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Oracle offering early warning on security fixes

Following Microsoft's lead, Oracle has started tipping customers off in advance of upcoming security patches.

Following Microsoft's lead, business software giant Oracle is now giving system administrators a heads-up on its upcoming security patches.

As part of its quarterly patch cycle, Oracle on Tuesday plans to release fixes for 52 security vulnerabilities across its products, the company said in a note on its Web site Thursday. Some of the bugs are serious and could allow a system running the vulnerable Oracle software to be compromised remotely by an anonymous attacker, it said.

It is the first time Oracle has offered such advance notification. Microsoft has been giving customers a similar early warning since late 2004. Both companies have put their patches on a schedule so customers know when to expect them. The early warning is meant to allow for extra preparedness.

"This is something customers have asked us for," Darius Wiles, Oracle's senior manager of security alerts, said in an interview Thursday. "They want a heads-up of what's coming, so they can line up their operations staff to apply the patches."

Oracle's advance notification goes further than Microsoft's, which only states the product family for which patches will be released and gives broad indication of bug severity. Oracle also lists the number of vulnerabilities it plans to patch and gives details of which products and components will get fixes.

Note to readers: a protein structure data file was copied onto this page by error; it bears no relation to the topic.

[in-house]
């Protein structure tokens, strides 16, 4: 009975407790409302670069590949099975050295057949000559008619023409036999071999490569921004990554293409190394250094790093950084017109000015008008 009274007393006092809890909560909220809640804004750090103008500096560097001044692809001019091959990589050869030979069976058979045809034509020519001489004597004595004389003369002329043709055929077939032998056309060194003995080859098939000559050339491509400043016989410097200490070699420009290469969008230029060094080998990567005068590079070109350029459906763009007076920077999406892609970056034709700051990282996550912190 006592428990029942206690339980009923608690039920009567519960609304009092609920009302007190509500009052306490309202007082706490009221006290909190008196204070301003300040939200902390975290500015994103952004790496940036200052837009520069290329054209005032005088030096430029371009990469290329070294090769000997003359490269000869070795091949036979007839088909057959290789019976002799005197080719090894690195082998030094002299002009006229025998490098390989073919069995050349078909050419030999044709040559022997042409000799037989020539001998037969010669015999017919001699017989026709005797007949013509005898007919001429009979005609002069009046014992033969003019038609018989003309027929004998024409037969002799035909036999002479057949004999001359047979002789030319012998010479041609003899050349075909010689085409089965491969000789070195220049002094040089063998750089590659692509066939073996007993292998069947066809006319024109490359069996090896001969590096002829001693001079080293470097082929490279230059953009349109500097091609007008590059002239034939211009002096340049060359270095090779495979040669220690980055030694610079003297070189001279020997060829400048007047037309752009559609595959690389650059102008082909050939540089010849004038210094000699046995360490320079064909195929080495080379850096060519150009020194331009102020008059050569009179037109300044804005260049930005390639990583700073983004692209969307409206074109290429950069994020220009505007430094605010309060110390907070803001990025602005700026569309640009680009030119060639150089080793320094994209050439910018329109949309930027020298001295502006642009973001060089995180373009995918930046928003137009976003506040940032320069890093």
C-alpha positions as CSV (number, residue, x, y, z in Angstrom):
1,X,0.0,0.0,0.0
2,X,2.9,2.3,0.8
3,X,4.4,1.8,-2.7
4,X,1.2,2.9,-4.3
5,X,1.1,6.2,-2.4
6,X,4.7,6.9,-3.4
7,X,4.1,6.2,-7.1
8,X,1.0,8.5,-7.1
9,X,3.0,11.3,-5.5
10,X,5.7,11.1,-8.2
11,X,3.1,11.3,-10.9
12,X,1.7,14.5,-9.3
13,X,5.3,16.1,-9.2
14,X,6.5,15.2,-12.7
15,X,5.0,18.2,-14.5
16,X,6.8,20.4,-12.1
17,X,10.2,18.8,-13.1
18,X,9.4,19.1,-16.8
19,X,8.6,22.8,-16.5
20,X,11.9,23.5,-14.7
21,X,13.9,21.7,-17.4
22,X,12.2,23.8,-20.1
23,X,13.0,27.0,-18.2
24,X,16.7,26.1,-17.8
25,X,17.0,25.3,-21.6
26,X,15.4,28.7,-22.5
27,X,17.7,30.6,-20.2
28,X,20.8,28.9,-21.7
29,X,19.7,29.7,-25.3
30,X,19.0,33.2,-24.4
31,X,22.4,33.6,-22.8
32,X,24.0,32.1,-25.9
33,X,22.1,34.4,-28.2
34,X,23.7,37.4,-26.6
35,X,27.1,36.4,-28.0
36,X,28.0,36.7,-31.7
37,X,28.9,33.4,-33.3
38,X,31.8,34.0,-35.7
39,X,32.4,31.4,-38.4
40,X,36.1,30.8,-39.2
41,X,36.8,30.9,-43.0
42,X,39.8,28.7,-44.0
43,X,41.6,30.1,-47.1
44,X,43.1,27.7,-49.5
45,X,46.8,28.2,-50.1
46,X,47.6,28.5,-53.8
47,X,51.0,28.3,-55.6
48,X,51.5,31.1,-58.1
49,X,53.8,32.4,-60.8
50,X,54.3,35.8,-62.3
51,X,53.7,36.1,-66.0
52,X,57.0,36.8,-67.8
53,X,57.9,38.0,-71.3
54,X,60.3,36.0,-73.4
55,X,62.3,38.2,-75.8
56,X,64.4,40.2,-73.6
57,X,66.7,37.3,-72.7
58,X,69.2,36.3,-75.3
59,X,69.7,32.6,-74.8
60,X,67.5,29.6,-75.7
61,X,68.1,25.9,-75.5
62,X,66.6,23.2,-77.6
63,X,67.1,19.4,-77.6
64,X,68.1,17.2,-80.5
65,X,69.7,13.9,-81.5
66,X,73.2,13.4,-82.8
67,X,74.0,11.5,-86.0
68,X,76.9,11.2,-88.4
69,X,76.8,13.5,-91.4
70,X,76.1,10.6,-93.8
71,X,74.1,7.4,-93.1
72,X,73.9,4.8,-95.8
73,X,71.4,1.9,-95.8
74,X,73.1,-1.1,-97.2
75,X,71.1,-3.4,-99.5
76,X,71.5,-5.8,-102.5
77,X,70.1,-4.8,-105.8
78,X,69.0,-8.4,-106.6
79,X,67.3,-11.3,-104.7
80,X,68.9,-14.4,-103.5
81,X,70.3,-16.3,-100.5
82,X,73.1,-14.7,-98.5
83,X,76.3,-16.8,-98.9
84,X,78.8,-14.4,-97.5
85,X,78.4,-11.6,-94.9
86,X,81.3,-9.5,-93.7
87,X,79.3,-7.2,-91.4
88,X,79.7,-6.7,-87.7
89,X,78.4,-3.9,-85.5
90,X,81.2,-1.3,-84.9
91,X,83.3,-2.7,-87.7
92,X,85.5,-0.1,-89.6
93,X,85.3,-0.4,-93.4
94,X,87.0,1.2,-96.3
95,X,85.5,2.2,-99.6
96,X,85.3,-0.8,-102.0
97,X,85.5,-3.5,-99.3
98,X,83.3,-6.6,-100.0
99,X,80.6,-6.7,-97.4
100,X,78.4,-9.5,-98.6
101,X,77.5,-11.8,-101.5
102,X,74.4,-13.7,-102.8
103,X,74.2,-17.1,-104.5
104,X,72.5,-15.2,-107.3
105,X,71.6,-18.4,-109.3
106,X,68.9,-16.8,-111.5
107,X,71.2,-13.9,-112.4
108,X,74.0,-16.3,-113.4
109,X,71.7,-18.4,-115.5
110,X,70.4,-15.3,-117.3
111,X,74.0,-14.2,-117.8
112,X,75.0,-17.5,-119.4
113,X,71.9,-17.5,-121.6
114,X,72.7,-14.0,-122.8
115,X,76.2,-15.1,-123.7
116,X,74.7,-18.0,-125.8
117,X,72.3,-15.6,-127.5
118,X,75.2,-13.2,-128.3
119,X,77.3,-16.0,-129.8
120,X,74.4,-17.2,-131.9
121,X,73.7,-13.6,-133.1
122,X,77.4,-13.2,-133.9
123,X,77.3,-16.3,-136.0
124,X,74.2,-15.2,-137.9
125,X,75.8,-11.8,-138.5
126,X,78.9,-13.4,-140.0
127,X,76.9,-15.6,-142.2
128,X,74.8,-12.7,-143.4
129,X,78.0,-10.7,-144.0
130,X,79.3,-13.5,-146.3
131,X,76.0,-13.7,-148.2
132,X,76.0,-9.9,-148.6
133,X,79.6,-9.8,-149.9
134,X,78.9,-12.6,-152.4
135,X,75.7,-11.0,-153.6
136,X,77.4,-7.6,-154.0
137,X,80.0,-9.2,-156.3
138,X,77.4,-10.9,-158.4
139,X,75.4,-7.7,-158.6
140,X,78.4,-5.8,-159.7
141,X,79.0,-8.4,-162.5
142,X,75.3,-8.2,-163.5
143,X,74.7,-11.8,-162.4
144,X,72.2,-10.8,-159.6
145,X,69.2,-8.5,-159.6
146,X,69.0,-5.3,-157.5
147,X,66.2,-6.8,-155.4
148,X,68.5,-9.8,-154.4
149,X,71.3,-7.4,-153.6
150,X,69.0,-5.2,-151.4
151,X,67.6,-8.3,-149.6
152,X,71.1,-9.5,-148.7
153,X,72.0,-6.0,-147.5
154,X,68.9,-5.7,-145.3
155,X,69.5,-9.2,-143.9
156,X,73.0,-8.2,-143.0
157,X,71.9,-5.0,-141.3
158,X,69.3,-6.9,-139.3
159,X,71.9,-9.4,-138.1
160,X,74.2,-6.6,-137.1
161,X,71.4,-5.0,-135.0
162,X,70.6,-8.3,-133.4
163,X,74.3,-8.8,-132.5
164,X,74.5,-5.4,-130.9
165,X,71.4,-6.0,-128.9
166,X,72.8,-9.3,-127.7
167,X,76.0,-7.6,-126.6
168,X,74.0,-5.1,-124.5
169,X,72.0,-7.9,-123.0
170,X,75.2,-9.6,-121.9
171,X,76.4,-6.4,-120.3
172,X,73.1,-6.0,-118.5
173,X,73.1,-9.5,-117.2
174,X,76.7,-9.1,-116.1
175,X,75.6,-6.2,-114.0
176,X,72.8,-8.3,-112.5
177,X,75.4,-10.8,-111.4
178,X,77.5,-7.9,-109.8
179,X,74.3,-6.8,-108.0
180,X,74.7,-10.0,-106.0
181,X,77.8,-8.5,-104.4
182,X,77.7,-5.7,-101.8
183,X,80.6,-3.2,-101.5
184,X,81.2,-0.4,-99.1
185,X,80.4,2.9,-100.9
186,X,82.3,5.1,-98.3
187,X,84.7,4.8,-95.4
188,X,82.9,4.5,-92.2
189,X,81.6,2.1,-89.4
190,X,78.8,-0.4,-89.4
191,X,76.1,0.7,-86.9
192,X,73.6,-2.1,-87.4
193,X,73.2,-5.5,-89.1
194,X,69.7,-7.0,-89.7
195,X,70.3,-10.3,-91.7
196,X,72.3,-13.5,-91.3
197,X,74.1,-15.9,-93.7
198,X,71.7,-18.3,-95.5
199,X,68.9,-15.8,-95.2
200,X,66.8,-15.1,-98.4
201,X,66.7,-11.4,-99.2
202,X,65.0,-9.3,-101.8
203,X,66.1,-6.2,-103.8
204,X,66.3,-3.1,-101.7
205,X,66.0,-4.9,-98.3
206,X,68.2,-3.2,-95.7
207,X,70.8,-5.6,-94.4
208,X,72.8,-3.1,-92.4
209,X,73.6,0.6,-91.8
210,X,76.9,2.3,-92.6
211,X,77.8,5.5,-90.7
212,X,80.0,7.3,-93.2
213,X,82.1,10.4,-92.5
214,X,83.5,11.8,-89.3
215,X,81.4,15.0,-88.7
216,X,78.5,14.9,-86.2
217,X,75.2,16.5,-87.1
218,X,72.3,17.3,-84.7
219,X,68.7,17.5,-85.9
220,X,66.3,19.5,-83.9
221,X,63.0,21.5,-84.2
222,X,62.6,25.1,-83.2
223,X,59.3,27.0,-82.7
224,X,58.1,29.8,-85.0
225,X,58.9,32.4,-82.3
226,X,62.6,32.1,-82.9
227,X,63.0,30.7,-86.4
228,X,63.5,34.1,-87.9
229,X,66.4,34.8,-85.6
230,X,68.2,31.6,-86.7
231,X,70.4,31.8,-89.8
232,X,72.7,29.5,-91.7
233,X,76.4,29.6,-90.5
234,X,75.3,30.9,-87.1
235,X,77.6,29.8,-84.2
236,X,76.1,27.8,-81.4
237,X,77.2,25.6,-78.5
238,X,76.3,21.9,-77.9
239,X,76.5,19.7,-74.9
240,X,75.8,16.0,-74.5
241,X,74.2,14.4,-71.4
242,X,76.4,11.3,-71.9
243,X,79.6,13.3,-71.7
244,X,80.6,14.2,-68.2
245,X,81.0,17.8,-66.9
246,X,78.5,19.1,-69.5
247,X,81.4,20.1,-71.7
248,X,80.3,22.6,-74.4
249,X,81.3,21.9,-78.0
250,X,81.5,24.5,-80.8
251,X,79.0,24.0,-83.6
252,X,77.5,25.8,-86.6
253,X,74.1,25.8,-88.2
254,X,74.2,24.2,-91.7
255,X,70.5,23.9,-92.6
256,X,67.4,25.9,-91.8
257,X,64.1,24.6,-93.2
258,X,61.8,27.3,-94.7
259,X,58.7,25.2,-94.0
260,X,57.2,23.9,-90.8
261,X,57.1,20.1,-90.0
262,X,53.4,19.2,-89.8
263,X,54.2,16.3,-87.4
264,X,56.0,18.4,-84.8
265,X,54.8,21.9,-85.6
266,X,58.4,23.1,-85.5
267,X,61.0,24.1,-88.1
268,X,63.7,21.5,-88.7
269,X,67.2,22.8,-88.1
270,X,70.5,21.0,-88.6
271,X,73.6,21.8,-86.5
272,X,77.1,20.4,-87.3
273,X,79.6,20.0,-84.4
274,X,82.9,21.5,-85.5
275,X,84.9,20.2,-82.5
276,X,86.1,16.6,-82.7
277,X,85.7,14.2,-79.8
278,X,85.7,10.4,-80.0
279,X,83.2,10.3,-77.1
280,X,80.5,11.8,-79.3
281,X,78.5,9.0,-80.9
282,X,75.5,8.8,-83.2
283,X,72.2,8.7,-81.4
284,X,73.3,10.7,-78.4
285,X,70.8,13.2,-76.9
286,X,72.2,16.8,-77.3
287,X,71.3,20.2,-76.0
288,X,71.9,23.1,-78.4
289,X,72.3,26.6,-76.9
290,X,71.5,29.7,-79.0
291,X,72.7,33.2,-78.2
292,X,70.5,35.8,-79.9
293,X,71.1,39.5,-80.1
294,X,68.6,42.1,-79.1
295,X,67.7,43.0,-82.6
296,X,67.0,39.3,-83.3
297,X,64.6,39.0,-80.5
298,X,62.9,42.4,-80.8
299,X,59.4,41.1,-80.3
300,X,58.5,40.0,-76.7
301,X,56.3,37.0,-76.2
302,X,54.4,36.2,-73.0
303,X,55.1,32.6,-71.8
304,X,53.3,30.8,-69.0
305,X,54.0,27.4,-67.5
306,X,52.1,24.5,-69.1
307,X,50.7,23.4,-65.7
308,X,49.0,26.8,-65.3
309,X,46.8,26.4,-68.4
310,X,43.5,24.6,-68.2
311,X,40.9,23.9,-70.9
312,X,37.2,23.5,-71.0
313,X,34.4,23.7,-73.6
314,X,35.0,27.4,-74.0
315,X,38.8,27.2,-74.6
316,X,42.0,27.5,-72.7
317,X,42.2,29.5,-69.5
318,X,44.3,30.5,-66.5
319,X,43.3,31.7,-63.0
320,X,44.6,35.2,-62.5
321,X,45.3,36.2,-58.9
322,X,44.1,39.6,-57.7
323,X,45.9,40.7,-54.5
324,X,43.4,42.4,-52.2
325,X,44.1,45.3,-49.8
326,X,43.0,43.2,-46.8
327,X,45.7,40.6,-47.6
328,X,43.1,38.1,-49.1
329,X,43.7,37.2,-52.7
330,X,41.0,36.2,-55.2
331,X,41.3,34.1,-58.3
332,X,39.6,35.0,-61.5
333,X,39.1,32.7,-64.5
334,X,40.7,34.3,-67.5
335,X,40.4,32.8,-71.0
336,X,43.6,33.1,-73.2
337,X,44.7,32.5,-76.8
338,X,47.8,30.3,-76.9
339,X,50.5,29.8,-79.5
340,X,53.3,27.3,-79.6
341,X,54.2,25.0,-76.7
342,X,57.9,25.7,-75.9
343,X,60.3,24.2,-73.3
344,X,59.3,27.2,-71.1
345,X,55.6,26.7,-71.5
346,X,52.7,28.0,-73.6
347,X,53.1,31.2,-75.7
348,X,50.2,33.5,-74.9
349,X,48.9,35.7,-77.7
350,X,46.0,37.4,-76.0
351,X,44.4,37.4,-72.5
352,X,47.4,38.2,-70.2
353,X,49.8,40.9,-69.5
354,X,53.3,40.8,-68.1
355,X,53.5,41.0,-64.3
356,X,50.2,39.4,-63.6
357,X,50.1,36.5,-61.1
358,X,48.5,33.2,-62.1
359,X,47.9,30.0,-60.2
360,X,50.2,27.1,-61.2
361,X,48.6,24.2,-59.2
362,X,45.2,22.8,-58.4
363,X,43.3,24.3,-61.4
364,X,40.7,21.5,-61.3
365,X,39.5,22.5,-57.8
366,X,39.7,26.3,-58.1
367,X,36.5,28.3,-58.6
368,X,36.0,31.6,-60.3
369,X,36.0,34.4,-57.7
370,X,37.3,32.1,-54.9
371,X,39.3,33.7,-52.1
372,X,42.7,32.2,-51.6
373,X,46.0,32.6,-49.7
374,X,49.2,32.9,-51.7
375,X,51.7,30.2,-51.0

"The reason we included the components is because the customer may not be affected by certain vulnerabilities, if they have not installed particular components," Wiles said.

Oracle is definitely a copycat, but it is copying a best practice, said John Pescatore, an analyst at Gartner. "It is a good idea," he said. "Microsoft has a lot of experience with issuing patches and dealing with what enterprises need to try to reduce the pain of patching."

Microsoft was also first with putting security updates on a schedule in 2003, an example Oracle has followed since 2005. "I am not entirely surprised that we're seeing a convergence in the way different vendors are approaching security patch delivery," Wiles said.

Oracle, of late, has been more candid about its security update process. Its October quarterly update, which included fixes for 101 vulnerabilities, for the first time included severity ratings. In that update, Oracle also indicated which bugs could be exploited over the Internet by anonymous attackers and added a summary of the security problems for each of its product categories.

Oracle's Tuesday "Critical Patch Update" is planned to include twenty-seven fixes for Oracle database products, twelve for Application Server, seven for E-Business Suite, six for Enterprise Manager and three for PeopleSoft, according to Oracle's early warning note.